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May we suggest

Interviews / January 21, 2019

Coming Into View

On the occasion of her first career-survey exhibition at the Vancouver Art Gallery, Dana Claxton discusses politics and pleasure with performance and visual artist Skeena Reece
Dana Claxton, <em>Headdress–Jeneen</em>, 2018. LED firebox with transmounted chromogenic transparency. Collection Cathy Zuo. Courtesy Vancouver Art Gallery. Dana Claxton, Headdress–Jeneen, 2018. LED firebox with transmounted chromogenic transparency. Collection Cathy Zuo. Courtesy Vancouver Art Gallery.

Dana Claxton: I’ve been thinking about what the question of pleasure means when it comes to making art: What kind of enjoyment or satisfaction comes from making art? How do we derive pleasure from these experiences?

Skeena Reece: Last year, when I had a show at Plug In ICA in Winnipeg, I invited Julie Nagam, an Indigenous artist and curator, to do a performance with me. I wanted my public—and I was hoping there would be a lot of Indigenous people there—to feel a sense of pleasure. My work is politicized and for some it’s difficult to be in. Often, the people I perform for are not Indigenous, and sometimes I’m implicating them as perpetuating violence against us, whether inadvertently or overtly. Winnipeg has a sordid history of violence and to this day it’s one of the worst places in Canada for a Native child to be, so I wanted to help my people feel well. I found out that Julie was a figure skater and I thought wouldn’t it be nice to take a moment, to take three minutes out of your life, to just watch someone gracefully move around in the white cube? The absurdity of it all, the inner joke, for me, was having people looking very seriously at this Indigenous figure skate —on rollerblades, in the gallery, fully dressed as a skater would be. I thought they weren’t getting the joke, but when I looked back at the photos, I was in tears laughing at one of the people watching: he was an Indigenous man, and he was trying so hard to stifle his laugh. In every frame you could see he was just biting the inside of his cheek, trying not to disturb everybody. That was the whole point: I just wanted you to be out of your politic for a second, just to have some rest. The fact that he got it, even if he was just one person, gave me as an artist so much pleasure.

DC: I think sometimes pleasure gets denied. We’re in this post-capitalist, neoliberal political moment and through this chaos there is, I think, a certain denial that we should experience pleasure. There are theoretical ideas around this—I think it was Adorno who said there can be no art after the Holocaust—but I’m thinking more about Indigenous subjugation and how we still, of course, have Indigenous humour. I think it’s important that our communities have pleasure, despite oppression.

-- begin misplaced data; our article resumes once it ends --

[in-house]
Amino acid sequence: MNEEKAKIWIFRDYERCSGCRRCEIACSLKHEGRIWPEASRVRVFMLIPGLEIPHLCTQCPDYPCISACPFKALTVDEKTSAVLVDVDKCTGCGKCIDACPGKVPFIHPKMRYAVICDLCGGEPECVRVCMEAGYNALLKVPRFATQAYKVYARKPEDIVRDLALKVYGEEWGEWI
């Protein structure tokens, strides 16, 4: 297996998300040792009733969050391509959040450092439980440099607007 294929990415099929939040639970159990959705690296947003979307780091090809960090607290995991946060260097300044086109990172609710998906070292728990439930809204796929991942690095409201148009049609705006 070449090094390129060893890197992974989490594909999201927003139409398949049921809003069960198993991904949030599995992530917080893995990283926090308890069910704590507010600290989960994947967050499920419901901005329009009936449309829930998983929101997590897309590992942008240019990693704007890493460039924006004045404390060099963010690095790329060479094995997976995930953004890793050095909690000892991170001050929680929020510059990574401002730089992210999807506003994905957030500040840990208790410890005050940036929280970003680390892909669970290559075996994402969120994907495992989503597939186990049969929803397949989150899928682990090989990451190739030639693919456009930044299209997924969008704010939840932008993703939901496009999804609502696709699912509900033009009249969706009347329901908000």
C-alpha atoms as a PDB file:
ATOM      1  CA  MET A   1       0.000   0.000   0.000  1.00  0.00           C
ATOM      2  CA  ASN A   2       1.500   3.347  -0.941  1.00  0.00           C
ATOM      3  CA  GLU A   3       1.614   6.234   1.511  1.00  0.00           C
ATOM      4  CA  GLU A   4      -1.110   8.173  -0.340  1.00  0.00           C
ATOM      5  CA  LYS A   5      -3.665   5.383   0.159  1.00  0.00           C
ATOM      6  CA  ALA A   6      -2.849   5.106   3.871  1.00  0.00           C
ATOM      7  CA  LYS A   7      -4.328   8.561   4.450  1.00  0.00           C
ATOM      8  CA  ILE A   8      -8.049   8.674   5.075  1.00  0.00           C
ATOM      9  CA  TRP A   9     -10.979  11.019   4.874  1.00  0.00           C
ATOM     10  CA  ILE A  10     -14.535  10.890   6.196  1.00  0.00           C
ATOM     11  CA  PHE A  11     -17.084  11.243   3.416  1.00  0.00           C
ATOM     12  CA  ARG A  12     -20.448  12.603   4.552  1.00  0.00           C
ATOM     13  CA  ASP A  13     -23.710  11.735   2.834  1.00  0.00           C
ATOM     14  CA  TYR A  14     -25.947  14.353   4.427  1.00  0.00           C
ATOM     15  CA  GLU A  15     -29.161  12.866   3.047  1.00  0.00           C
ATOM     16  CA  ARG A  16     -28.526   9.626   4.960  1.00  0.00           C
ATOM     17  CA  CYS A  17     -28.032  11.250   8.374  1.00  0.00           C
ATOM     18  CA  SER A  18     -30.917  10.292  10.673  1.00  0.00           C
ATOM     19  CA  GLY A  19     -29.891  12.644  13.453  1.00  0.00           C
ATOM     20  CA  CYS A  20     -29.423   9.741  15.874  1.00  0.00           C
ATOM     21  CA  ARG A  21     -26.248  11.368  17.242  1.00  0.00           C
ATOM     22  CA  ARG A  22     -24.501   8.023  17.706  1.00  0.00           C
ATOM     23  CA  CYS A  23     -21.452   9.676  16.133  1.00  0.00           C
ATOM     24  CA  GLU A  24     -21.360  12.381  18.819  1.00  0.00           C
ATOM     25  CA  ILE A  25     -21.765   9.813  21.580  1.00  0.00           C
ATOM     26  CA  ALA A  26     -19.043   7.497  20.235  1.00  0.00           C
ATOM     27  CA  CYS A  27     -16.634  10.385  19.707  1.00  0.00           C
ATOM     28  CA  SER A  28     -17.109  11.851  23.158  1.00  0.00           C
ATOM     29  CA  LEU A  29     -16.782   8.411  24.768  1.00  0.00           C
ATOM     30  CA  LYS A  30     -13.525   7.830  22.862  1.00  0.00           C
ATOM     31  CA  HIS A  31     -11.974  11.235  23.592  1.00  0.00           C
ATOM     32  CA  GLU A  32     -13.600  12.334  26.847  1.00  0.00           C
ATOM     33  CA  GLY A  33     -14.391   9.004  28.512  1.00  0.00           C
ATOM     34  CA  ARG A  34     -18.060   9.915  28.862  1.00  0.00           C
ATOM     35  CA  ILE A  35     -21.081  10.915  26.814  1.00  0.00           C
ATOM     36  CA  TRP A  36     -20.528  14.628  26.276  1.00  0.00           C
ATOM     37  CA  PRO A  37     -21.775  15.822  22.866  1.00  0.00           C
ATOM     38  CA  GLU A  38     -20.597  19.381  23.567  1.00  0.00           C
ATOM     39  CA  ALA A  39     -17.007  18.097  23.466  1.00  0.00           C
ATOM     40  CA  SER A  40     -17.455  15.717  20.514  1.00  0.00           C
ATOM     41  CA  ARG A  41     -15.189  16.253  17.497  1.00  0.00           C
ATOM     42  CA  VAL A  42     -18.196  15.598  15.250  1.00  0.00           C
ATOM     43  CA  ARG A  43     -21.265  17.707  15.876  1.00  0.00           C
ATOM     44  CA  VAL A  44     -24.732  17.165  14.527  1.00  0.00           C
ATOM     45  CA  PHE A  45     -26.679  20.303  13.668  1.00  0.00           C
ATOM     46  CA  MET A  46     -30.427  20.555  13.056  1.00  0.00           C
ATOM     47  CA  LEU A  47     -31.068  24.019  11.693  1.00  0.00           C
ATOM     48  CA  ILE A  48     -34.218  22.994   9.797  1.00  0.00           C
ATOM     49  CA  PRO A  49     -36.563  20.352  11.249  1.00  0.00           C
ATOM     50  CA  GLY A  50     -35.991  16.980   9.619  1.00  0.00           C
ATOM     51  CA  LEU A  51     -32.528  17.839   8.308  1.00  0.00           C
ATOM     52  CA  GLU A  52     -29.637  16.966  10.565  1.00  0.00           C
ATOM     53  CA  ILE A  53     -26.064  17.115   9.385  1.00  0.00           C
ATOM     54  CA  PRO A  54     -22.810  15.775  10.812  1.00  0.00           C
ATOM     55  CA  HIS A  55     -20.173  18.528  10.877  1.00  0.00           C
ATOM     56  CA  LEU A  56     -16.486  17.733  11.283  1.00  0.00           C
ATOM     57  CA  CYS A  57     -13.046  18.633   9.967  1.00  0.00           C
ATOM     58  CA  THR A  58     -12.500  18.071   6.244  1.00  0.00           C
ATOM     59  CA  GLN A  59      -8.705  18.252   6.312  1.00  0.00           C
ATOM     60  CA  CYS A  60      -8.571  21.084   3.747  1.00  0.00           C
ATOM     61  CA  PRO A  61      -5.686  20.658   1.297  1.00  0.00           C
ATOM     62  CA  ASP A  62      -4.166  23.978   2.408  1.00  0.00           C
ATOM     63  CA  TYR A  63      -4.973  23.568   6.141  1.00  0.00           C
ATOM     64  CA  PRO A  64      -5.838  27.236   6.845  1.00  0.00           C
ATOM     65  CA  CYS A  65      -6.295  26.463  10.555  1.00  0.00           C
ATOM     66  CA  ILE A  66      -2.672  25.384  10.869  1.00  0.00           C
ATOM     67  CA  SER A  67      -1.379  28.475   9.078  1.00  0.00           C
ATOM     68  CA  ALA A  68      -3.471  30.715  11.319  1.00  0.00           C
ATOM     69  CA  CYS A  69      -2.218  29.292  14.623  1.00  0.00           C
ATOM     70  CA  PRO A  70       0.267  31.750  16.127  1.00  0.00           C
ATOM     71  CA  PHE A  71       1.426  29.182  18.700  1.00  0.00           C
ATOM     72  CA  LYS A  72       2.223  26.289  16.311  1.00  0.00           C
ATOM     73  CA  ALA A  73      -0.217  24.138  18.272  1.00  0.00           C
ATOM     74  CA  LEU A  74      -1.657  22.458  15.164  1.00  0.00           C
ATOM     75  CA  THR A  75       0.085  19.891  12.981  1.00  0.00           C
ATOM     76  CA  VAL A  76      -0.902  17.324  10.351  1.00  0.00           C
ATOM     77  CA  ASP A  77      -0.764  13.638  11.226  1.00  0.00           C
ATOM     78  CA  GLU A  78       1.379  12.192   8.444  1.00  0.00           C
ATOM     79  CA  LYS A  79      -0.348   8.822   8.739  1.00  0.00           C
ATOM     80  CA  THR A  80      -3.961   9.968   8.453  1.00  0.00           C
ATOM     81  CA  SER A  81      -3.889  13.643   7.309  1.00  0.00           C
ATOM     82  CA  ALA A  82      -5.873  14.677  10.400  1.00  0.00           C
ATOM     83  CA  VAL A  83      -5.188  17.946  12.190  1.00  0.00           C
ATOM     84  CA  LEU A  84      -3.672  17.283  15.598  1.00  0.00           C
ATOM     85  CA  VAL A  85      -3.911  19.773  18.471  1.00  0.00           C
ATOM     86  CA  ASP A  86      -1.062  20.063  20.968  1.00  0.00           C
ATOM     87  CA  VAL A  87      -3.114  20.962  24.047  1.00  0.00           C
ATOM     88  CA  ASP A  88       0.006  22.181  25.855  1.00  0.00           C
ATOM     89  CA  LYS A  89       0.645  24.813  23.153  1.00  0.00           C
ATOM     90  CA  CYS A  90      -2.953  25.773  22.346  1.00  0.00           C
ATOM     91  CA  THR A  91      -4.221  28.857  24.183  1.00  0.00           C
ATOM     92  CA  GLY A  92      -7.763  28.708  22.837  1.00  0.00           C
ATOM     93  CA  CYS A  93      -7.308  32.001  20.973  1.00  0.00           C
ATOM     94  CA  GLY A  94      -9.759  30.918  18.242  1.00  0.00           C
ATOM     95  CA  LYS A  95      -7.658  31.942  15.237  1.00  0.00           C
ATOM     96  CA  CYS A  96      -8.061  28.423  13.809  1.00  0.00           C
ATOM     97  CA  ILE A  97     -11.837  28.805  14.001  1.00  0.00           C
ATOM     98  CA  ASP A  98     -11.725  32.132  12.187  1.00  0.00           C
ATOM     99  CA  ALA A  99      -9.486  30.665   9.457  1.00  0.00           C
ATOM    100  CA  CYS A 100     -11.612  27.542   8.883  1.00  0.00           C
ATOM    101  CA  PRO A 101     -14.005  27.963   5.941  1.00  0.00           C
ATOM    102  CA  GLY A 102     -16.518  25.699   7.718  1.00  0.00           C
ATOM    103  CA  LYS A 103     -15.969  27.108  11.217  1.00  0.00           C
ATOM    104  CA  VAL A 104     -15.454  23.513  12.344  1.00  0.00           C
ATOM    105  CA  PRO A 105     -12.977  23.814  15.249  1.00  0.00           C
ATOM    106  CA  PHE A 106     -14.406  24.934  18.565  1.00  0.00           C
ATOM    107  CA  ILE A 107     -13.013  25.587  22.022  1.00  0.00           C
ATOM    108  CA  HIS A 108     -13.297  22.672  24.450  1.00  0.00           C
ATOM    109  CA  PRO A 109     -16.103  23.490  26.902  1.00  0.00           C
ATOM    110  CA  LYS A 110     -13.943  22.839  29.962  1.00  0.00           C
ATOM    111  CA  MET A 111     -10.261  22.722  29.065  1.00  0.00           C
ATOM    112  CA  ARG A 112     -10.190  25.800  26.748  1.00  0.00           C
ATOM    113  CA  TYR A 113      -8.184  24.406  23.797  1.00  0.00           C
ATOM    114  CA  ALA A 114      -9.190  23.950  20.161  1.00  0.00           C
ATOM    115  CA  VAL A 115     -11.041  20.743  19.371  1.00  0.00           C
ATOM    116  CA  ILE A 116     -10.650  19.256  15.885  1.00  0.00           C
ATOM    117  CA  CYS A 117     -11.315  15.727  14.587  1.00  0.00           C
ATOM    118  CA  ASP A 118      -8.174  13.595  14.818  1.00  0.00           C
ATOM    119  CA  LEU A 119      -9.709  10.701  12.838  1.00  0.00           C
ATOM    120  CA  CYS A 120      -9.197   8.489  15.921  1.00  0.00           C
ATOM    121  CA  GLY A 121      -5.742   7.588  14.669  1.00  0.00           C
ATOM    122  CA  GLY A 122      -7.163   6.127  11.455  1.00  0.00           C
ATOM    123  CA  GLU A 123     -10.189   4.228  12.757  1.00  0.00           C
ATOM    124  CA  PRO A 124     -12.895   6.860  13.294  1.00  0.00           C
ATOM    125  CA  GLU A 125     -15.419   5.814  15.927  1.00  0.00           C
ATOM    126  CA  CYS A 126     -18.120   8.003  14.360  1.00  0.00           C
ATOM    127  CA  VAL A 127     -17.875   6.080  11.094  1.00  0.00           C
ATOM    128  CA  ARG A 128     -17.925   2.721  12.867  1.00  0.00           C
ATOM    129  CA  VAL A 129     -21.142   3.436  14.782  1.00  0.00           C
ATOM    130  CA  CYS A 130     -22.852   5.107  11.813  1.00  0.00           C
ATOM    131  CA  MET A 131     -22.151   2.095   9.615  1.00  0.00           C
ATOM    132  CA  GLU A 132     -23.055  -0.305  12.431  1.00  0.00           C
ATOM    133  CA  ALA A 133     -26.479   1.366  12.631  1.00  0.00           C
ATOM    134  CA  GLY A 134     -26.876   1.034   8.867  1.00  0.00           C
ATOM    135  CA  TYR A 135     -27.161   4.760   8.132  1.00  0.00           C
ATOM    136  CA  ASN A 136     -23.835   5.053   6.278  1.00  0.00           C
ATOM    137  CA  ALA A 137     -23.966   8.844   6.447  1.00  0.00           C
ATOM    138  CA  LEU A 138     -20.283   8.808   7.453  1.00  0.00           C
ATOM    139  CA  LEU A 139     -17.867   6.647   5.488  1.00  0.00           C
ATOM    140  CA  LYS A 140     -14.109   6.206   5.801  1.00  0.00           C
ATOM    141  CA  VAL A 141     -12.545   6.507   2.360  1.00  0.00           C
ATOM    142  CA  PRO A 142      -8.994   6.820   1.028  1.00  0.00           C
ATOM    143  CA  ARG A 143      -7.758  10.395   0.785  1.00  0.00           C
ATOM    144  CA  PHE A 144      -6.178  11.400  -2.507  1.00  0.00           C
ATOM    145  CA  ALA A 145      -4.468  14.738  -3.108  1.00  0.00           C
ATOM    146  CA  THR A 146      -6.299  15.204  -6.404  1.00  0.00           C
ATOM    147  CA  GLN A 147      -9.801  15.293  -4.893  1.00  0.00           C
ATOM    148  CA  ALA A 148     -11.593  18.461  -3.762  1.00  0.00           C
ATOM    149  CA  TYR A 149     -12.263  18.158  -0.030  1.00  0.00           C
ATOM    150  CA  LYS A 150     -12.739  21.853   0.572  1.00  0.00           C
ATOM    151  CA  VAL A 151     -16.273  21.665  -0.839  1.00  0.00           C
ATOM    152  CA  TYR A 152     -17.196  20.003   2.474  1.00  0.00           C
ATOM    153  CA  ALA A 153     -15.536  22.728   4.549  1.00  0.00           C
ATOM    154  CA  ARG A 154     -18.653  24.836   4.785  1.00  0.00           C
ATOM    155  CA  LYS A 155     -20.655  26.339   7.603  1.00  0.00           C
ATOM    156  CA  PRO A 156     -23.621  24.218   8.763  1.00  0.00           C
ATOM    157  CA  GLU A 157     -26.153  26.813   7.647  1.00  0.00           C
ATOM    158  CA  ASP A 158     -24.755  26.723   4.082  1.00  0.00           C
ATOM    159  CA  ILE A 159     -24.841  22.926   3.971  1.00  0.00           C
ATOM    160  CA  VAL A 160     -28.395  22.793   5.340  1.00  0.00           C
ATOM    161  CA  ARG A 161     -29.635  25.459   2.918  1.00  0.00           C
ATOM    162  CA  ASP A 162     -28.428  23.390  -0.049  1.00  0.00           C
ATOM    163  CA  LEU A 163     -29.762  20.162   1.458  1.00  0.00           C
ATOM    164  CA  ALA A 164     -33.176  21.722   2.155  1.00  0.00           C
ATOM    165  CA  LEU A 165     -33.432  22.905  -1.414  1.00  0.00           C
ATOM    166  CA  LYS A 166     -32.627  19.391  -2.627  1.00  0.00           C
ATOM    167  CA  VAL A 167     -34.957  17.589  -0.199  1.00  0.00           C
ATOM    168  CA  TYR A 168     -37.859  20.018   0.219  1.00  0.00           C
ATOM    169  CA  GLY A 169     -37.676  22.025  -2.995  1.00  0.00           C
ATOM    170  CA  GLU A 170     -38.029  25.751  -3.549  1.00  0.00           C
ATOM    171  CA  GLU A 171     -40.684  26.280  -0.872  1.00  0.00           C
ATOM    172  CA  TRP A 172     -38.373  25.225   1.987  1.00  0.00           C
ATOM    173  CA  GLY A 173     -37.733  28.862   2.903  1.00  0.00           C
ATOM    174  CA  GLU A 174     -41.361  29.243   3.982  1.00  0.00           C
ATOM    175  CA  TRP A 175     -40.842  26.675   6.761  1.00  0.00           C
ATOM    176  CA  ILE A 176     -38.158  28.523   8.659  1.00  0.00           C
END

SR: Oh, it’s tantamount to our survival. So many of our people are steeped in this reptilian part of the brain, where we’re simply surviving, even to just be walking through the streets. I wonder what non-Native people think of us when they’re experiencing pleasure. Are they allowed to feel happy around us? Is there some sort of dichotomy, or a rift they’re detecting? I also wonder how that translates to seeing our art. Is it the same sense of, “I cannot share in what you believe is pleasurable, because we are not the same”? I wonder, too, if there are many tiers of access, and how access plays into pleasure. I mean if you’ve never had access to Native art, or language, or our nuances, then maybe you can’t take part in feeling pleasure when you see our work, or experience it.

DC: I like this idea of a tiered system of pleasure. It’s intriguing to think about those “missed pleasures” when you don’t know the inside of a culture.

SR: Yes, well it kind of reminds me of portraiture. And how people feel more prone to gazing upon a subject when that subject is the subject of their gaze. That people take more pleasure in gazing at something, as opposed to being gazed upon. Right?

DC: So, when the viewer (and I’m thinking of the non-Indigenous viewer) is looking at the image made by an Indigenous person and—for lack of knowledge, or understanding, or because of ignorance—there is a lack. Are [they] denied pleasure, simply because of their own lack of knowledge?

SR: I think that [the denial of pleasure] translates to other things in the world, like what about BDSM? What gives people pleasure is arbitrary, or not arbitrary but individual,but there’s always this underlying thing that is often associated with some sort of pain or detachment.

DC: That’s making me think about privilege [and] pleasure— what is pleasure’s attachment to colonialism, and is colonialism sadistic?

SR: Oh it absolutely is. It’s rooted in sadism.

DC: To want to do that kind of harm…